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The Add Software panel lets you choose the software items you want to package. You can specify multiple software items, if necessary. For detailed instructions on using this panel, see Adding software.

When specifying a software package to add, you can choose how the software package is stored until deployment. You can copy all the contents of the software package to the file server, or you can specify a network location for the source files. A Deploy Job can copy the software package directly from the network location to a staging directory on the target, or the target can mount/map the source location and execute the software from there. When a software package includes support files, you can even mix storage approaches — for example, storing the package in the Depot but using agent mounting to deploy extremely large CAB files from a network location. Using a network location gives you the option of maintaining only one copy of a source file. Network locations also let you avoid copying a software package to a staging area on the target server, thus reducing the disk space used on the target.


If you package files for a large network-based deployment, consider the capabilities of your network and the server being mounted or mapped. When you deploy a package to a large number of target servers, the agents on those servers must mount or map the host where source files are located.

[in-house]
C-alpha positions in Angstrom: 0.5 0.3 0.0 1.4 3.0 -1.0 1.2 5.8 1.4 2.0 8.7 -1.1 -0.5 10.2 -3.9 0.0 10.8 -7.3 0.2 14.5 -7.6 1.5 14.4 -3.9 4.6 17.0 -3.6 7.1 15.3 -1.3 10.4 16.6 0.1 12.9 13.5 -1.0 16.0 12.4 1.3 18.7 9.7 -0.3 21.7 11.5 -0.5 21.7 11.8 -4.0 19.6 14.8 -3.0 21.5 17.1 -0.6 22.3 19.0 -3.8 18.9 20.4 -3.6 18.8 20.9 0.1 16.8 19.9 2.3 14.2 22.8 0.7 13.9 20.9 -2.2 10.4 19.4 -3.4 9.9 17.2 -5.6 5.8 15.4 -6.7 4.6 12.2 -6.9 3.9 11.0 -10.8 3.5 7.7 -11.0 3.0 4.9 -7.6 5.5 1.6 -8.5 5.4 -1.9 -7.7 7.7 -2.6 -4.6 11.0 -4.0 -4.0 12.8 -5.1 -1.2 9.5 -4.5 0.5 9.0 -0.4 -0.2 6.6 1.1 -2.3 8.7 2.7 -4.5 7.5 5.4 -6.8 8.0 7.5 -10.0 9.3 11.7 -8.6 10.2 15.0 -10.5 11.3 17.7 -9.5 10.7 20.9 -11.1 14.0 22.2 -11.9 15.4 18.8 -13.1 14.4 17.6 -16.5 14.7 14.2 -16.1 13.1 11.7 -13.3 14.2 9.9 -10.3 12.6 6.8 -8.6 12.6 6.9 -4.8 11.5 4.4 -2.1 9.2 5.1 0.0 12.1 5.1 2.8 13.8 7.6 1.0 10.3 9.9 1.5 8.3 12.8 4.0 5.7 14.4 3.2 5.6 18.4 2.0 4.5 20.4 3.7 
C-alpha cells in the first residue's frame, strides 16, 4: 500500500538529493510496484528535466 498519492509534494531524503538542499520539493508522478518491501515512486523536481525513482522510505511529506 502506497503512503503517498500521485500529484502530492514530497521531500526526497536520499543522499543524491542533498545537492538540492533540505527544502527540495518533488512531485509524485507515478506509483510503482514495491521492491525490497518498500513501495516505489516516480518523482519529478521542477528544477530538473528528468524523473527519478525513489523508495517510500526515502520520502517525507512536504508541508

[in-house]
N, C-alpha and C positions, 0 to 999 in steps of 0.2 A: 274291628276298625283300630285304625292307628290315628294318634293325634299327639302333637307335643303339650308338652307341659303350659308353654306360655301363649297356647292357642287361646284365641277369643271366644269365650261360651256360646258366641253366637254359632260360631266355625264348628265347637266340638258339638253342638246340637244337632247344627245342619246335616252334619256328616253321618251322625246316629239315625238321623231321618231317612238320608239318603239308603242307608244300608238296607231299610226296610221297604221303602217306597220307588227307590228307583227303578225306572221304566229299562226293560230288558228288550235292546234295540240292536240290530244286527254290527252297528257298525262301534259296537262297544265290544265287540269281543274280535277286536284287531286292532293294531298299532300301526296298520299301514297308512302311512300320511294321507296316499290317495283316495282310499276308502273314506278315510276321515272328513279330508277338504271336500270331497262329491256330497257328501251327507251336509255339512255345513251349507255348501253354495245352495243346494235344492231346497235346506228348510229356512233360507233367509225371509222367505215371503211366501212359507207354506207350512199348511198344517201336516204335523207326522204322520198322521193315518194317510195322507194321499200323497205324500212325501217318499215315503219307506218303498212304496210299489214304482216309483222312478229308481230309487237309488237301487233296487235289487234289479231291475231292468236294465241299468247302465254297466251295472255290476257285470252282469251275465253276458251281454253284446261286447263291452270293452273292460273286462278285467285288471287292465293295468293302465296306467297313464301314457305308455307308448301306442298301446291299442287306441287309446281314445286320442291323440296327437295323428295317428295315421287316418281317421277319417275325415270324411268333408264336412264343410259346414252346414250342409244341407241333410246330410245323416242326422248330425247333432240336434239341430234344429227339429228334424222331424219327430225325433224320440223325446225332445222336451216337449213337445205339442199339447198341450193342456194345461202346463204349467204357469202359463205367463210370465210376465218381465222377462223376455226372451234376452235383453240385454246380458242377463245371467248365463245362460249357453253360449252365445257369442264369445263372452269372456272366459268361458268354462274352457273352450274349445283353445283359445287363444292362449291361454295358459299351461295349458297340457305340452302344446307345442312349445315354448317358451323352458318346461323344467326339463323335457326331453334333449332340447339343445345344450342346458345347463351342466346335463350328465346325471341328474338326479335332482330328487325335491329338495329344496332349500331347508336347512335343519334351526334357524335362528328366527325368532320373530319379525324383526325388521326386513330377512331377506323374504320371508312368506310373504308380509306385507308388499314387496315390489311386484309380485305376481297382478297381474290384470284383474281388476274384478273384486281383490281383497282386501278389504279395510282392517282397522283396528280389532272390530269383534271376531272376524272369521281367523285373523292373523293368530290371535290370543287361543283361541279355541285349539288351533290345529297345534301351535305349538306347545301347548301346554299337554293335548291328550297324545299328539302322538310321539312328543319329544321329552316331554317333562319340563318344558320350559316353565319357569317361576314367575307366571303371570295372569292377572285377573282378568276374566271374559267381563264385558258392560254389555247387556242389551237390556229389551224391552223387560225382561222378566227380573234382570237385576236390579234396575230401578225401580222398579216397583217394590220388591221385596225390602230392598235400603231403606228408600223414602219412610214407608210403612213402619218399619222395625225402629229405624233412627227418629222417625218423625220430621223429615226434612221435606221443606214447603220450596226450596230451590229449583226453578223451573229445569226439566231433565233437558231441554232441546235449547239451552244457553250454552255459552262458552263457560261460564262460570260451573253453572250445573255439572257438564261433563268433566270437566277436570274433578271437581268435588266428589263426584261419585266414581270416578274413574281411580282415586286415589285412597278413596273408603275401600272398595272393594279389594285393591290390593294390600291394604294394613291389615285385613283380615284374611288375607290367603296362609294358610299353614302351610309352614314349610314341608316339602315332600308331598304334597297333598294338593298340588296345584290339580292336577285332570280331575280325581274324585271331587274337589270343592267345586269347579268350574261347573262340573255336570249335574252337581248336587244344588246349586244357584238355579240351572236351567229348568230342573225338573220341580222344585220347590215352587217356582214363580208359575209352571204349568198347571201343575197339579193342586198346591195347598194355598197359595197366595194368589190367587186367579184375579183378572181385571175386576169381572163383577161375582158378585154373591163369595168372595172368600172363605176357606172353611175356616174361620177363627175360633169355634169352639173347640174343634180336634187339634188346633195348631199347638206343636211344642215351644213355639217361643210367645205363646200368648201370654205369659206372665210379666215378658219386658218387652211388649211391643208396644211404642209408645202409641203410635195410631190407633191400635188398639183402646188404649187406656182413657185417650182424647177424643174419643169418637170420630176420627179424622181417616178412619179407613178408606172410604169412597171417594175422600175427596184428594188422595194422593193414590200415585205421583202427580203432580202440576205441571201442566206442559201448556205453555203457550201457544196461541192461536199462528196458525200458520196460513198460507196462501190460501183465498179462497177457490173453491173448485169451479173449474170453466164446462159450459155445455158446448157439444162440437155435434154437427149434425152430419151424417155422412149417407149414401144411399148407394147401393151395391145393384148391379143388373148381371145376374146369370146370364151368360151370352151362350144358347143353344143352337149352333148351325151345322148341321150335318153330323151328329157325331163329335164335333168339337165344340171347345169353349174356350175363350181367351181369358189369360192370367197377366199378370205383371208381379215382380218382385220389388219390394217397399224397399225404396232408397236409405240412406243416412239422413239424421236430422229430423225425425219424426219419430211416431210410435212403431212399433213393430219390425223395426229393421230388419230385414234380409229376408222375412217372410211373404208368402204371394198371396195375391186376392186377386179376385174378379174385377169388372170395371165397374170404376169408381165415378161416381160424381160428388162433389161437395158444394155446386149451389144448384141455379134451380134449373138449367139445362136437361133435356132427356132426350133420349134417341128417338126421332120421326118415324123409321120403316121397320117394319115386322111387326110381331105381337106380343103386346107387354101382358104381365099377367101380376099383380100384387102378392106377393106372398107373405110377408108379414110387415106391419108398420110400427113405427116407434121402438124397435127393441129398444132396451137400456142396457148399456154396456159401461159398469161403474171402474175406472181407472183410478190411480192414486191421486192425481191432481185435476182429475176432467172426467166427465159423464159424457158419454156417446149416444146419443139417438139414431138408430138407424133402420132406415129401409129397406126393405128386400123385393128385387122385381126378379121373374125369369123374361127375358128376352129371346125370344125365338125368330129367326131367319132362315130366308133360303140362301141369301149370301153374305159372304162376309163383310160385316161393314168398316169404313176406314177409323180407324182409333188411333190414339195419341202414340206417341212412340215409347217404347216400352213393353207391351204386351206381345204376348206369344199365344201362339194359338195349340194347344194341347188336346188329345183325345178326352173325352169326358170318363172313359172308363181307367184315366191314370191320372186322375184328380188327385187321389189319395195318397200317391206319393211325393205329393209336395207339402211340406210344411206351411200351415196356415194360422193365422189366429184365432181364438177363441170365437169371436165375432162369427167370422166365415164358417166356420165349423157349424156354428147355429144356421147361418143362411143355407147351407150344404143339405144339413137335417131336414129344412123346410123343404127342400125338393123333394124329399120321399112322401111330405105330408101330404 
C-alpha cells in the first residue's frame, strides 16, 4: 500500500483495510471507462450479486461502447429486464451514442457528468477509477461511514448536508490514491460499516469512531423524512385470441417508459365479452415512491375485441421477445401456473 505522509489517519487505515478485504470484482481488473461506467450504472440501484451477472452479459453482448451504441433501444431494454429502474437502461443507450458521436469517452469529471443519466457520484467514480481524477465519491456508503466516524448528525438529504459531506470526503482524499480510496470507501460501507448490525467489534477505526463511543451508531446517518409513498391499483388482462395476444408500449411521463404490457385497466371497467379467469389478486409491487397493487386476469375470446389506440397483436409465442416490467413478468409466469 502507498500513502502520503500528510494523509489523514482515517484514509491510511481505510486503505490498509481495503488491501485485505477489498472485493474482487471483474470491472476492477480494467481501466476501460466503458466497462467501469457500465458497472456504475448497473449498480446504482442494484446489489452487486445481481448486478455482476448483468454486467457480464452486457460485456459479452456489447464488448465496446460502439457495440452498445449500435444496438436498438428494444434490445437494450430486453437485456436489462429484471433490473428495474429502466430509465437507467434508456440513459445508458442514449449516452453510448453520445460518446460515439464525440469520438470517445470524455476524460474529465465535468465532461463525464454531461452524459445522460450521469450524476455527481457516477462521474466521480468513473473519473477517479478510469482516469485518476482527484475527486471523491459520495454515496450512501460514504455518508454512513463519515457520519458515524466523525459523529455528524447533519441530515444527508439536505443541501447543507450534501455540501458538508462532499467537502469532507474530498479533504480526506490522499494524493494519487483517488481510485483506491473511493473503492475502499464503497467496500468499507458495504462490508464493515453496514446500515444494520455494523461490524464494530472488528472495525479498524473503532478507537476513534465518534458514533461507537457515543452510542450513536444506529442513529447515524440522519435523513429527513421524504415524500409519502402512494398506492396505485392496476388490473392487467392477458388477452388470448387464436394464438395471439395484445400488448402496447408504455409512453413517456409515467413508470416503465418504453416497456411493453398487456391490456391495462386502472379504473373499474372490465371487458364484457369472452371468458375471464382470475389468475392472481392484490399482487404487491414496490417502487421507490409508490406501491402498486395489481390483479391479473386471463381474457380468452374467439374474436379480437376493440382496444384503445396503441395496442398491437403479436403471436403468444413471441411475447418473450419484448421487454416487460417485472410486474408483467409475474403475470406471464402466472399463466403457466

The Add Software panel establishes the install and uninstall command for a software package. A default install and uninstall command is provided automatically for each software package you select. You may need to modify these commands. If you are adding custom software, you typically need to provide install and uninstall commands.

The Add Software panel also lets you identify the location of support files needed for an installation, such as a response file.

All software, when being installed or uninstalled, generates a return code that BMC Server Automation processes. BMC Server Automation treats all nonzero return codes as errors except the Windows return code of 3010, which indicates the job was a success but a reboot is necessary. Using the BLCLI, you can define an override list of return codes that indicate errors, warnings, successes, or successes that require a reboot. (For more information, see the BLCLI Help.) BMC Server Automation matches the software's return code against the override list using this matching order:

  • Error
  • Warning
  • Success that requires a reboot
  • Success

Any return code that does not match the override list uses the default logic — that is, all nonzero return codes are treated as errors (except 3010 for Windows).